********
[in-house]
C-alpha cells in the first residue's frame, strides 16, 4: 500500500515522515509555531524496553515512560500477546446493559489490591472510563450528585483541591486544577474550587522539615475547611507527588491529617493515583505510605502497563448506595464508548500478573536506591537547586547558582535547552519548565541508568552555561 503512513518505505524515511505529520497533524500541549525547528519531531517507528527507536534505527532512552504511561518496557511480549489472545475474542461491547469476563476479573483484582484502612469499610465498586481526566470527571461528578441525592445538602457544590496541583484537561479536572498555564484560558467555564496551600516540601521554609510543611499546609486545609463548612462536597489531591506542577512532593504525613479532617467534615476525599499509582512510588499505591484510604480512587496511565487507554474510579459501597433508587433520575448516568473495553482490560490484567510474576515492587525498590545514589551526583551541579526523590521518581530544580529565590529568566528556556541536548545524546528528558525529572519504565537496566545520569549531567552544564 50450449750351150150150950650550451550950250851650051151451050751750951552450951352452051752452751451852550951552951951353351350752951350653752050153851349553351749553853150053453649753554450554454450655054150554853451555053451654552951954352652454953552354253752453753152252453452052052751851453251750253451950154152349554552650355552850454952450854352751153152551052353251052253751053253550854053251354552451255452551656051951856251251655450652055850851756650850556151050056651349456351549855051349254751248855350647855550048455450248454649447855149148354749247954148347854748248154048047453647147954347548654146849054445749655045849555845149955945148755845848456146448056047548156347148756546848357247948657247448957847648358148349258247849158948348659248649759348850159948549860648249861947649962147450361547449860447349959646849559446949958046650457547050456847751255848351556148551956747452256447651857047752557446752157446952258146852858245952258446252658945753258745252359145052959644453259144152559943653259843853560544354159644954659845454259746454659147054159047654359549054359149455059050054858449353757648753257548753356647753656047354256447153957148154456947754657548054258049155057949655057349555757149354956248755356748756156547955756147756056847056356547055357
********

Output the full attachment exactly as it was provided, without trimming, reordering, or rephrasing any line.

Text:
[in-house]
C-alpha cells in the first residue's frame, strides 16, 4: 500500500515522515509555531524496553515512560500477546446493559489490591472510563450528585483541591486544577474550587522539615475547611507527588491529617493515583505510605502497563448506595464508548500478573536506591537547586547558582535547552519548565541508568552555561 503512513518505505524515511505529520497533524500541549525547528519531531517507528527507536534505527532512552504511561518496557511480549489472545475474542461491547469476563476479573483484582484502612469499610465498586481526566470527571461528578441525592445538602457544590496541583484537561479536572498555564484560558467555564496551600516540601521554609510543611499546609486545609463548612462536597489531591506542577512532593504525613479532617467534615476525599499509582512510588499505591484510604480512587496511565487507554474510579459501597433508587433520575448516568473495553482490560490484567510474576515492587525498590545514589551526583551541579526523590521518581530544580529565590529568566528556556541536548545524546528528558525529572519504565537496566545520569549531567552544564 50450449750351150150150950650550451550950250851650051151451050751750951552450951352452051752452751451852550951552951951353351350752951350653752050153851349553351749553853150053453649753554450554454450655054150554853451555053451654552951954352652454953552354253752453753152252453452052052751851453251750253451950154152349554552650355552850454952450854352751153152551052353251052253751053253550854053251354552451255452551656051951856251251655450652055850851756650850556151050056651349456351549855051349254751248855350647855550048455450248454649447855149148354749247954148347854748248154048047453647147954347548654146849054445749655045849555845149955945148755845848456146448056047548156347148756546848357247948657247448957847648358148349258247849158948348659248649759348850159948549860648249861947649962147450361547449860447349959646849559446949958046650457547050456847751255848351556148551956747452256447651857047752557446752157446952258146852858245952258446252658945753258745252359145052959644453259144152559943653259843853560544354159644954659845454259746454659147054159047654359549054359149455059050054858449353757648753257548753356647753656047354256447153957148154456947754657548054258049155057949655057349555757149354956248755356748756156547955756147756056847056356547055357